Cross-sectional and longitudinal assessment of cognitive development in Williams syndrome.
Farran EK., Purser HRM., Jarrold C., Thomas MSC., Scerif G., Stojanovik V., Van Herwegen J.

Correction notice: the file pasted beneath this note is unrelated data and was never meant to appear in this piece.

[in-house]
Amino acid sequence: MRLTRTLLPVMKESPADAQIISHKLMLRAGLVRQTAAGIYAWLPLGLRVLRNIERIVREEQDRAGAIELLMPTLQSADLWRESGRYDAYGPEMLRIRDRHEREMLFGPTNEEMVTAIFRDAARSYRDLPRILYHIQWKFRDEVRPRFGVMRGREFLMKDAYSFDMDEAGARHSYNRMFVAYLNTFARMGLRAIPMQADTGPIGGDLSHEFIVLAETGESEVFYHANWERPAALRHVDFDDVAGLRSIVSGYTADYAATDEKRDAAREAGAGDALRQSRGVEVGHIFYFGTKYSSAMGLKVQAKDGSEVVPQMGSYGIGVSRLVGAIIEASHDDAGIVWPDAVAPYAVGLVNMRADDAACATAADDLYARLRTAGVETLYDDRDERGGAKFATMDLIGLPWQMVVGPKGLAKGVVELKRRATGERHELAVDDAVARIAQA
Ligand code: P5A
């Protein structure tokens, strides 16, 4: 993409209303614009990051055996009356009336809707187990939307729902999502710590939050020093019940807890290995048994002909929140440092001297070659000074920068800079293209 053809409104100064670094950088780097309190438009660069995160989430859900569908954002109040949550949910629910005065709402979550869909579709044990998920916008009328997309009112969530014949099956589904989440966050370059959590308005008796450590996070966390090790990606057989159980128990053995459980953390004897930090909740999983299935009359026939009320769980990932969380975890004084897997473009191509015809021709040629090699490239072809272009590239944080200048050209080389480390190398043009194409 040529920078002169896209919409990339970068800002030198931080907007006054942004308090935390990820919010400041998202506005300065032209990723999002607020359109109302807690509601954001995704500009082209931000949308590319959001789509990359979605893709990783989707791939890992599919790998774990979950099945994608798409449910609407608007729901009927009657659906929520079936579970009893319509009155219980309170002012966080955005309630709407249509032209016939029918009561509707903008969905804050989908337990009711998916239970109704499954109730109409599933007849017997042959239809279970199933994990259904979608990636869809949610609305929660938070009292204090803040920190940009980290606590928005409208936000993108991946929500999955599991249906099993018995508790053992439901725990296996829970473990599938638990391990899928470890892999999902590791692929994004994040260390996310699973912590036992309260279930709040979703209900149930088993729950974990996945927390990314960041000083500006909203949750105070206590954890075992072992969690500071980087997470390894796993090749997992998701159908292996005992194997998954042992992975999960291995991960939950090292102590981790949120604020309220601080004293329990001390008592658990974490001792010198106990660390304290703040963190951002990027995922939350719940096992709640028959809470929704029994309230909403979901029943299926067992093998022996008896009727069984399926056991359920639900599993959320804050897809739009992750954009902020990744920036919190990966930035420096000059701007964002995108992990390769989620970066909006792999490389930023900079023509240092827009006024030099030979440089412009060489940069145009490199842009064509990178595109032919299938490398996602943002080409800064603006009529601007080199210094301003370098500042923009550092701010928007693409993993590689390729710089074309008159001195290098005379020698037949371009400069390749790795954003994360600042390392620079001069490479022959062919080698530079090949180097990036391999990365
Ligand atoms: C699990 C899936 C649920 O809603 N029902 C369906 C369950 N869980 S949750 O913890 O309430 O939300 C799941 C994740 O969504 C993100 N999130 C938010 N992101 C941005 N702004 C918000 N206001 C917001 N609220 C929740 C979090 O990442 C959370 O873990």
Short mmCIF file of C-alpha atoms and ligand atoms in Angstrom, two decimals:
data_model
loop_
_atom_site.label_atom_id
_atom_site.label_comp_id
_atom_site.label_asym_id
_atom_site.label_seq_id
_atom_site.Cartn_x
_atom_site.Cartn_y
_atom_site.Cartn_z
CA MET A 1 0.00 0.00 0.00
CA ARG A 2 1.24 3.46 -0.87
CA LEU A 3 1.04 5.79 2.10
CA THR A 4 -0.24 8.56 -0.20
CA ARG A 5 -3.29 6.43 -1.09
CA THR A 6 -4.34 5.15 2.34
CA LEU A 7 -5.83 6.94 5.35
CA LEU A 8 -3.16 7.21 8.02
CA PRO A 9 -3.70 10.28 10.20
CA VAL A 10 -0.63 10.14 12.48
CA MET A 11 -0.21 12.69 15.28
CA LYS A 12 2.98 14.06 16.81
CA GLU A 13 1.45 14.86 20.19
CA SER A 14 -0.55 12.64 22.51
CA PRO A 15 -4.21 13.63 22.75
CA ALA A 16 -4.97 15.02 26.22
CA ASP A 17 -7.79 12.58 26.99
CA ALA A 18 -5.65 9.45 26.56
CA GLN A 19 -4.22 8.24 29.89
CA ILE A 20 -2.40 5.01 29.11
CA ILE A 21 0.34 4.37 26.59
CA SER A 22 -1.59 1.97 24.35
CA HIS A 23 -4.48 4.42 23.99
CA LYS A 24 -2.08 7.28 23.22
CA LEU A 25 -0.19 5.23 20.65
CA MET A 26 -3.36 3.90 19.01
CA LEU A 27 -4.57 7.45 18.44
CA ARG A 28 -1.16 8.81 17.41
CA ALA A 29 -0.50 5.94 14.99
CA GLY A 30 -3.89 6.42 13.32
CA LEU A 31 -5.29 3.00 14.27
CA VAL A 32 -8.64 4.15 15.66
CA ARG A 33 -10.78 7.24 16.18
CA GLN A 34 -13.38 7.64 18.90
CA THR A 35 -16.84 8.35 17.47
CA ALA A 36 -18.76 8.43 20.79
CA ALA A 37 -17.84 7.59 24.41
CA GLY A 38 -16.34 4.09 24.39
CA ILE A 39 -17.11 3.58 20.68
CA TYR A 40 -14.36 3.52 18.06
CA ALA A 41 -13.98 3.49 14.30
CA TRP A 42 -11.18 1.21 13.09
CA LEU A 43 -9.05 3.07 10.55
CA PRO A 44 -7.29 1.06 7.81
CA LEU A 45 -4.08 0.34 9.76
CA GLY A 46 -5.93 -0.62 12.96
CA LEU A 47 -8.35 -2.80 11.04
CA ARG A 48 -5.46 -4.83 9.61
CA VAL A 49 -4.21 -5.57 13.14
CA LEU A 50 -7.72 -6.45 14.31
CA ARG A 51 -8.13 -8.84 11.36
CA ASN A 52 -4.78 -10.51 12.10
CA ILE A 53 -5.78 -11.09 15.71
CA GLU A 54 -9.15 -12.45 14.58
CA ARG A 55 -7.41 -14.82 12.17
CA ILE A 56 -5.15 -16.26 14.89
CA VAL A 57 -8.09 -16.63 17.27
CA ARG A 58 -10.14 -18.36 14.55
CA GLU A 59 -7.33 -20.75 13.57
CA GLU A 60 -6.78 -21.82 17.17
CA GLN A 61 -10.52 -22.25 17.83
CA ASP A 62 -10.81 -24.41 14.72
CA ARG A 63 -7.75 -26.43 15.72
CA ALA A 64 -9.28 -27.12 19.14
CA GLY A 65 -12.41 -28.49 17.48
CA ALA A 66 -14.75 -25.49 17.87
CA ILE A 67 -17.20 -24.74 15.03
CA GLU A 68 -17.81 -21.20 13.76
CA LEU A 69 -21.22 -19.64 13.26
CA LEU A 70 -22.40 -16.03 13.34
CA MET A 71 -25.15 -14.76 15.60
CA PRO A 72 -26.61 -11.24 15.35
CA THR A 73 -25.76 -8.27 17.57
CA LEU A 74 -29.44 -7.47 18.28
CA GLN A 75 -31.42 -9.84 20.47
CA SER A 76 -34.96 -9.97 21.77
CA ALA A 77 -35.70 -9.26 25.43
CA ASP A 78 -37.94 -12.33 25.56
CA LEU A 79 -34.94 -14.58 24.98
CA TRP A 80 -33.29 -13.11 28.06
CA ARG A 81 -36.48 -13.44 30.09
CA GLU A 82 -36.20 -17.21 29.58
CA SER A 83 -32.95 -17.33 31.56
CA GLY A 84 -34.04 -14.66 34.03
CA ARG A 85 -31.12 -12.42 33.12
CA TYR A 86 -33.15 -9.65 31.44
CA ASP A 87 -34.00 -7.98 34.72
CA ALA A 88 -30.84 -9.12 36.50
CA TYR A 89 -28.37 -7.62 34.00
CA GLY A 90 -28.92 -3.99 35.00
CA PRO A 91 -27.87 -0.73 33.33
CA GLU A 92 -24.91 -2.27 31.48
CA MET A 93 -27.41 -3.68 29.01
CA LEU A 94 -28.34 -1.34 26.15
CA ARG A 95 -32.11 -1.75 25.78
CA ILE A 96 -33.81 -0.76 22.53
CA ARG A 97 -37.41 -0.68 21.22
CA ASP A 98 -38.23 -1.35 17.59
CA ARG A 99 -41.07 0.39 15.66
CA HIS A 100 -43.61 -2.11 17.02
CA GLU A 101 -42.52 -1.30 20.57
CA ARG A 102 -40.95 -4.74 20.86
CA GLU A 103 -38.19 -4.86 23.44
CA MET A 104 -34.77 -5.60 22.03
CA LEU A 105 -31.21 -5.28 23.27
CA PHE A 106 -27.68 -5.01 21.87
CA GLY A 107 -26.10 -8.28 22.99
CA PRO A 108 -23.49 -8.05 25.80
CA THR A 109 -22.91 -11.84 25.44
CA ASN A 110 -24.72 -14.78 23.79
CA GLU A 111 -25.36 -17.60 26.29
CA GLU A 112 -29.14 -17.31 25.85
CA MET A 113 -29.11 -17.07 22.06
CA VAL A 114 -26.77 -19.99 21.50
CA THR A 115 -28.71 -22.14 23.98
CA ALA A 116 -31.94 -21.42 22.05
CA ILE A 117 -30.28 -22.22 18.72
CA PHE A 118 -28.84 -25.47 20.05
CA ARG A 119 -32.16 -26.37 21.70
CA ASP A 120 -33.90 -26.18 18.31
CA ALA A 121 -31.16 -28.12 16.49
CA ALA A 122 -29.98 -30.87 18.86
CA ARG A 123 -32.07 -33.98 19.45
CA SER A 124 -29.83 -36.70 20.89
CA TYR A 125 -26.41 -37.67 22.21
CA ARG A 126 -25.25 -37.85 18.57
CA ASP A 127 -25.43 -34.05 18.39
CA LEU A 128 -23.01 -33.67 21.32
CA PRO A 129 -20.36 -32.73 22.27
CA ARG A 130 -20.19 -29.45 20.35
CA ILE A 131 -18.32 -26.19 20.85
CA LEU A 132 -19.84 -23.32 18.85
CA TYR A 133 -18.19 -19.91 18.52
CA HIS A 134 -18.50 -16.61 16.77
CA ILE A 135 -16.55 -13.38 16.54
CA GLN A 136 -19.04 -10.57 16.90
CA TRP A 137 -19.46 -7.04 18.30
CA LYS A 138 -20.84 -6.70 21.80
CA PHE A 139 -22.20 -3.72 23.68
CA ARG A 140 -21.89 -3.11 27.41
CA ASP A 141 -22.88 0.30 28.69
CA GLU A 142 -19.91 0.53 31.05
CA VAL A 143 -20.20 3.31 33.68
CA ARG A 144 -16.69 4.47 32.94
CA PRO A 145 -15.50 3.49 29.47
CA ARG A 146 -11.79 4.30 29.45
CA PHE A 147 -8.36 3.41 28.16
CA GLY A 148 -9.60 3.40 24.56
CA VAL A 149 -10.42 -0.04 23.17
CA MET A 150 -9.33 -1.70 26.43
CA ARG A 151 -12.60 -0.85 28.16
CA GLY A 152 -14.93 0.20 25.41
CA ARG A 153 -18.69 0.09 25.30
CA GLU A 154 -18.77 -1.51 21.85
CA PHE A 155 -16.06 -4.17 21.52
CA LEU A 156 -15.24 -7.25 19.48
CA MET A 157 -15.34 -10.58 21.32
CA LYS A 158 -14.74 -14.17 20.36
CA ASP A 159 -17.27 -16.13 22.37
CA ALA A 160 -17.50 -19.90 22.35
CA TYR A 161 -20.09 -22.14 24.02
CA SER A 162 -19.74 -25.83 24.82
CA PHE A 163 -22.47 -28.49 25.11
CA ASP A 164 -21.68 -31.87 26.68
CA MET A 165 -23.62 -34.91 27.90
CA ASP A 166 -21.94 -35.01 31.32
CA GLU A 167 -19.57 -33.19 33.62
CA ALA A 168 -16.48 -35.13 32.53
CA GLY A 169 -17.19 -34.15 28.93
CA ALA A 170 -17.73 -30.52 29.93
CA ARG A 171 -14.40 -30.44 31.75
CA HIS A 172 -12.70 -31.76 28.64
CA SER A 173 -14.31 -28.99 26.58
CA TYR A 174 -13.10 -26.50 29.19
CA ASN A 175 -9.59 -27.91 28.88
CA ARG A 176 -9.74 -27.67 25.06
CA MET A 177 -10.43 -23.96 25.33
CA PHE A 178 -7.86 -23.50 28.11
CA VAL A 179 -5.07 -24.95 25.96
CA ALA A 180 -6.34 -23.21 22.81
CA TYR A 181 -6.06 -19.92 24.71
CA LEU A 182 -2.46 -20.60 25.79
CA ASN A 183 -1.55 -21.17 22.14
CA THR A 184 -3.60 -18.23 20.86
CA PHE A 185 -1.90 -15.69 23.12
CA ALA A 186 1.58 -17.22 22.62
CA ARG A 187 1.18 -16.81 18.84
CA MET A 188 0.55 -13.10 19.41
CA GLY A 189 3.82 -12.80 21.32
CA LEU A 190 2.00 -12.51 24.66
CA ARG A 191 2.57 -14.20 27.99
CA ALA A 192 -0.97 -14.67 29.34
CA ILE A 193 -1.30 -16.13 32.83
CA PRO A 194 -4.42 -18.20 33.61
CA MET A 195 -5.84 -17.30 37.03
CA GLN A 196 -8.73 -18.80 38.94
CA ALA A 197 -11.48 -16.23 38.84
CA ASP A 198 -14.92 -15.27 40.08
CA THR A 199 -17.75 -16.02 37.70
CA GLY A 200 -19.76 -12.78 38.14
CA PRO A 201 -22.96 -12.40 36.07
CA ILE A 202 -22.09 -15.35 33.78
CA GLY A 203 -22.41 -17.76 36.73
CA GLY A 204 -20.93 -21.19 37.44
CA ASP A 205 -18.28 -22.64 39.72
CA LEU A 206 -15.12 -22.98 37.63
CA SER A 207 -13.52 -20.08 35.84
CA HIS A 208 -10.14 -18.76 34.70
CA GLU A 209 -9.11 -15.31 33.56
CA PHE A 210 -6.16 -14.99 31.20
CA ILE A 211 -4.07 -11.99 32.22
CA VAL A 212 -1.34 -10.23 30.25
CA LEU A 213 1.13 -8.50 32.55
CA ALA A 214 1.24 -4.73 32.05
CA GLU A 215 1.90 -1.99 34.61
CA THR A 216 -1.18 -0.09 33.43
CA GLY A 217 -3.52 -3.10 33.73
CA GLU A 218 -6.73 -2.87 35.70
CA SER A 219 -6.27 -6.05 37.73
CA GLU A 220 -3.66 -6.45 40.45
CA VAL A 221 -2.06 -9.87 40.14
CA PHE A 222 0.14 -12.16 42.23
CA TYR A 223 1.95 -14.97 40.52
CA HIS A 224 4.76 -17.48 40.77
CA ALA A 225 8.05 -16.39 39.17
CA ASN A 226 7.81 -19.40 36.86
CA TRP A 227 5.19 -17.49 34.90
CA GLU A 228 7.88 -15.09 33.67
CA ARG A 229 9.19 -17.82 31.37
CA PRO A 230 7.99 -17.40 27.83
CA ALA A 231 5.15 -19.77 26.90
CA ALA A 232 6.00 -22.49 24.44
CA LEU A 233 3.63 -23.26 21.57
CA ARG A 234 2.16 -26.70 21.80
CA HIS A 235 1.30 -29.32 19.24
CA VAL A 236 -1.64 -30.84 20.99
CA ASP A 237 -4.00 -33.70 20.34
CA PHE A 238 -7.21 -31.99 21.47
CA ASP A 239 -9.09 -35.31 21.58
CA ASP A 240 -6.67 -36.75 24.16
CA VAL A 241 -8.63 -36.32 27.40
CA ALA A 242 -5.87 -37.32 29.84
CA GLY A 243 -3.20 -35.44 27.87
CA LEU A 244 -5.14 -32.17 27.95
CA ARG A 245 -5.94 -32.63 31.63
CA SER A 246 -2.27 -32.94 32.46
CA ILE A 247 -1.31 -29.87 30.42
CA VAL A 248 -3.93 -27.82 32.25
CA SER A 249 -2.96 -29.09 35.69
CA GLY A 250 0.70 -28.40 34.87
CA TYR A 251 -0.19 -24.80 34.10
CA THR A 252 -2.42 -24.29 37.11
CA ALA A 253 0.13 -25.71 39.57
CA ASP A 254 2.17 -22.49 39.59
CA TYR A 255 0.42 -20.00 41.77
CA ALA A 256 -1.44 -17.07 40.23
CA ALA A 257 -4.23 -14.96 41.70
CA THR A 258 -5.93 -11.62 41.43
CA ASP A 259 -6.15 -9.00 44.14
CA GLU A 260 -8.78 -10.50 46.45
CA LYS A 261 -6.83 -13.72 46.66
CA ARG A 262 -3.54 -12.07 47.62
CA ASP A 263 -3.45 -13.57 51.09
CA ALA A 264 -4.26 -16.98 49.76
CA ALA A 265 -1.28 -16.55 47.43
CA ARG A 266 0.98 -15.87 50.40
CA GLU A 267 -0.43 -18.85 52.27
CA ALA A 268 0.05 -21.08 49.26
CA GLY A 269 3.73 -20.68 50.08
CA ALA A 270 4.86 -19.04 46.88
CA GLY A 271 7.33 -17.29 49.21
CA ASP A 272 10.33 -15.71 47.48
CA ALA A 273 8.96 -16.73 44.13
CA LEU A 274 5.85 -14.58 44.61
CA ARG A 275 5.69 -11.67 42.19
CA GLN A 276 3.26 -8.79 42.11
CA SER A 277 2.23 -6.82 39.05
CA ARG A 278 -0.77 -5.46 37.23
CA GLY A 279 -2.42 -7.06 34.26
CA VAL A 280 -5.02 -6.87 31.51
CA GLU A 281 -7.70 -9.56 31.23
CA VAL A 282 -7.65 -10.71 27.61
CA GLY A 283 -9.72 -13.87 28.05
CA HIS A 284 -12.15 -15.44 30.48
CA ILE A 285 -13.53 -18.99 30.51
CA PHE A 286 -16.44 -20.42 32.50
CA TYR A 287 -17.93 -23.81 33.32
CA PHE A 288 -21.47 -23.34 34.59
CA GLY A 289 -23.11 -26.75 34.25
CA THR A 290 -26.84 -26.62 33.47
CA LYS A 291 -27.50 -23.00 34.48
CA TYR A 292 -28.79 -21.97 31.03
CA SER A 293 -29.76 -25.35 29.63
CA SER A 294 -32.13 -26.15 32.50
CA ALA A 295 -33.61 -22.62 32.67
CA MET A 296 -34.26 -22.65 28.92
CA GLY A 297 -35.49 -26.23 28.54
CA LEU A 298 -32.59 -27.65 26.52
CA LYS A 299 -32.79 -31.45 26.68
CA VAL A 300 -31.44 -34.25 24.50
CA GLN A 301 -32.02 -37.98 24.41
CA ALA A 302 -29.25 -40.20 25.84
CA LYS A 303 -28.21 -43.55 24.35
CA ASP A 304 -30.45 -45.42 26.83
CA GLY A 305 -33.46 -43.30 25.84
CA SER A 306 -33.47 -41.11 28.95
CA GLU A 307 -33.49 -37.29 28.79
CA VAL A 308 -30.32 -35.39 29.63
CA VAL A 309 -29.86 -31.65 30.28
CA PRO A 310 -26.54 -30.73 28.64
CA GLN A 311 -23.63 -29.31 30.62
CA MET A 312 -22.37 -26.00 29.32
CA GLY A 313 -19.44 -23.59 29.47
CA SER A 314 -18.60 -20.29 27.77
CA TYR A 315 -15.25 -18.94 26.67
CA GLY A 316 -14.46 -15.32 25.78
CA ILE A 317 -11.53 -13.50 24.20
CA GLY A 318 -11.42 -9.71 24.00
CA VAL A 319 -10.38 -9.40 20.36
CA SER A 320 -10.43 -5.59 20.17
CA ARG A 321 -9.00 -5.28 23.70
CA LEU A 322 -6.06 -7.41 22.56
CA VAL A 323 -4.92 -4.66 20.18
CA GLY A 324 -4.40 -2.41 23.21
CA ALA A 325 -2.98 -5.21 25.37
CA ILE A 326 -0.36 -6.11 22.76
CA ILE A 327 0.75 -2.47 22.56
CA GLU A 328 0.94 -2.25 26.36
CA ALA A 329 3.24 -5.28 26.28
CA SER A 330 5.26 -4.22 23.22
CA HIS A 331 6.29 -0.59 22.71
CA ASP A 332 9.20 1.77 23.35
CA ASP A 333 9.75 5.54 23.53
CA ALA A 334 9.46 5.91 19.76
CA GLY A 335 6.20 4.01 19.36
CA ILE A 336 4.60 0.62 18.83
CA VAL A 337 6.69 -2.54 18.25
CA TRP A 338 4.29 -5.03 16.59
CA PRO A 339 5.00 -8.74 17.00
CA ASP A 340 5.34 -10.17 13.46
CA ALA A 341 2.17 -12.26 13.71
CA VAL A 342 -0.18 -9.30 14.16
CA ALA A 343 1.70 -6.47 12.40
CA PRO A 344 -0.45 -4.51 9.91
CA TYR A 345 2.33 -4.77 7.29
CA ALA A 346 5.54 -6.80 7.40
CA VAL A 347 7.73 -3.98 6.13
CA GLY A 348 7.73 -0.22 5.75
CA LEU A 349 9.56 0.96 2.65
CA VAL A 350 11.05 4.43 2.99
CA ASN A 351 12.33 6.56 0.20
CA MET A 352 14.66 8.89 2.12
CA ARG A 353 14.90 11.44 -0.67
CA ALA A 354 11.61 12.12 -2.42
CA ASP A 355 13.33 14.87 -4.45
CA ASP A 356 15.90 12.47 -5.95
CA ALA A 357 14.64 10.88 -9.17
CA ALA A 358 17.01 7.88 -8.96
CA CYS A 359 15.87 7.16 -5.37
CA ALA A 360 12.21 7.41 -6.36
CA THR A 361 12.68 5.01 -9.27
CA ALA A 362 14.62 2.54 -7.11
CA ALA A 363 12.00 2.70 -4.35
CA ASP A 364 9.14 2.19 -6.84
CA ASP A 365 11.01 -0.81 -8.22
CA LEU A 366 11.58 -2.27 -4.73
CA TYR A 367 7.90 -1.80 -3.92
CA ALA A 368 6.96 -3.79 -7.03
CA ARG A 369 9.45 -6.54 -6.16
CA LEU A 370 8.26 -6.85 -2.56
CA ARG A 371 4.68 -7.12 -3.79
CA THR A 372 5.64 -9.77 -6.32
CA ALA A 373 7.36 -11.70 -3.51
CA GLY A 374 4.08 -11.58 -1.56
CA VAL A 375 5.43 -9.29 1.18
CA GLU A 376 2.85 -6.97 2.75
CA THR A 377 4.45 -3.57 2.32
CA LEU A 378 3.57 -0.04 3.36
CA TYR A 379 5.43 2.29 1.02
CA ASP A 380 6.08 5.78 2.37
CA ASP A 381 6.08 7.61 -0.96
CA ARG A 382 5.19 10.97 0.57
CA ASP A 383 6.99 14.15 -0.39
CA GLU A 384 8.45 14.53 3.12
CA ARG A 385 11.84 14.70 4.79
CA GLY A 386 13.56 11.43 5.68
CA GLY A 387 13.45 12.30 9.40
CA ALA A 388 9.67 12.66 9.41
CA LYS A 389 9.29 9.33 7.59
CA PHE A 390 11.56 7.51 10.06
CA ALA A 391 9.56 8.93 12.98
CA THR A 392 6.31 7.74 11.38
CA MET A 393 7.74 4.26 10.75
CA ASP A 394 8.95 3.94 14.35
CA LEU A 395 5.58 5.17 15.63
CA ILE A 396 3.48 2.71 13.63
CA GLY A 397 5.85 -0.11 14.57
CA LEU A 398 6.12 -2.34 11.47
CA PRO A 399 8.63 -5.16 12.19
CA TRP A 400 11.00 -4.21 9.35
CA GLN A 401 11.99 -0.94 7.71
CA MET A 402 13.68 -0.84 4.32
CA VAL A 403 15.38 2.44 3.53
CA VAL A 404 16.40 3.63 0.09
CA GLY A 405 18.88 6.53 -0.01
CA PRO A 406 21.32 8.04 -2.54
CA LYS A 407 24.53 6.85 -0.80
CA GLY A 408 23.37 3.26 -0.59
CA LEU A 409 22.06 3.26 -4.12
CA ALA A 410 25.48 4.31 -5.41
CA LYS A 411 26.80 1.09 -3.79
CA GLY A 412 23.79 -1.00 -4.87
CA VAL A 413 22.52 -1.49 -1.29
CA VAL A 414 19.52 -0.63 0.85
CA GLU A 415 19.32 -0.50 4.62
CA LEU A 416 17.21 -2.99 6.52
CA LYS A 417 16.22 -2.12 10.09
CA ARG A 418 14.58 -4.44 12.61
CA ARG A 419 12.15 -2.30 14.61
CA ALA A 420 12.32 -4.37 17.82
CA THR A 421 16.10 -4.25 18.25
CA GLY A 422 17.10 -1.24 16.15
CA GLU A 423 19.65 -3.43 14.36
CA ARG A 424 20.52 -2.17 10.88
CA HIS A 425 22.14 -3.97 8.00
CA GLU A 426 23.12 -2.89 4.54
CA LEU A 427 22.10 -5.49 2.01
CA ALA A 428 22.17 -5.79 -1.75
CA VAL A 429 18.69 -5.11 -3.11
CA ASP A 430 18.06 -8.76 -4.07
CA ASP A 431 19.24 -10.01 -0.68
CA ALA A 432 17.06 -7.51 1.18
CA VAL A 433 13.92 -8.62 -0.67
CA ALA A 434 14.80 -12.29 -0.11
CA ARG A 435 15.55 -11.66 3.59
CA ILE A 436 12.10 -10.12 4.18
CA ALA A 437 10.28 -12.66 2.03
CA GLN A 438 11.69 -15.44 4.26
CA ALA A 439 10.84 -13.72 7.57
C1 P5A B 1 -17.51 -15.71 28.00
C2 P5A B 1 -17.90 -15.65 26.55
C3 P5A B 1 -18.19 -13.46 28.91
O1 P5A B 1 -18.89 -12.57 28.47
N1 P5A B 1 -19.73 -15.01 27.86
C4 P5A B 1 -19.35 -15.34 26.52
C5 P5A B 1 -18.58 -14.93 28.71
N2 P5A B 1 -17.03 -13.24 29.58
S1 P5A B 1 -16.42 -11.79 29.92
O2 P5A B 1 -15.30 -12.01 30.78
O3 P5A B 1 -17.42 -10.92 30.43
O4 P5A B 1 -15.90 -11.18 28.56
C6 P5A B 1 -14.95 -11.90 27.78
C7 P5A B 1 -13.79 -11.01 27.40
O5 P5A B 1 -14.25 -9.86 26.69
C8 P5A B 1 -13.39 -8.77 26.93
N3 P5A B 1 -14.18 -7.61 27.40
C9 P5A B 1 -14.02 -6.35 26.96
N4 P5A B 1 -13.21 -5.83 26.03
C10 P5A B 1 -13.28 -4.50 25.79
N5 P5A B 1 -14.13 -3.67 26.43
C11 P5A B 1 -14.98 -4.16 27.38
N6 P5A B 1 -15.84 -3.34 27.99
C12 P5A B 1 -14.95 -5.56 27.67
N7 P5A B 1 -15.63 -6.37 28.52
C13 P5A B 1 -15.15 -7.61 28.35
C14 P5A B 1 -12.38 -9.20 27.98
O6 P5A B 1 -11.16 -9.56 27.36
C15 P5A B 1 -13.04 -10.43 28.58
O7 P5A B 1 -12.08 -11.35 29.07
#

Williams syndrome (WS) is a rare genetic syndrome. As with all rare syndromes, obtaining adequately powered sample sizes is a challenge. Here we present legacy data from seven UK labs, enabling the characterisation of cross-sectional and longitudinal developmental trajectories of verbal and non-verbal development in the largest sample of individuals with WS to-date. In Study 1, we report cross-sectional data between N = 102 and N = 209 children and adults with WS on measures of verbal and non-verbal ability. In Study 2, we report longitudinal data from N = 17 to N = 54 children and adults with WS who had been tested on at least three timepoints on these measures. Data support the WS characteristic cognitive profile of stronger verbal than non-verbal ability, and shallow developmental progression for both domains. Both cross-sectional and longitudinal data demonstrate steeper rates of development in the child participants than the adolescent and adults in our sample. Cross-sectional data indicate steeper development in verbal than non-verbal ability, and that individual differences in the discrepancy between verbal and non-verbal ability are largely accounted for by level of intellectual functioning. A diverging developmental discrepancy between verbal and non-verbal ability, whilst marginal, is not mirrored statistically in the longitudinal data. Cross-sectional and longitudinal data are discussed with reference to validating cross-sectional developmental patterns using longitudinal data and the importance of individual differences in understanding developmental progression.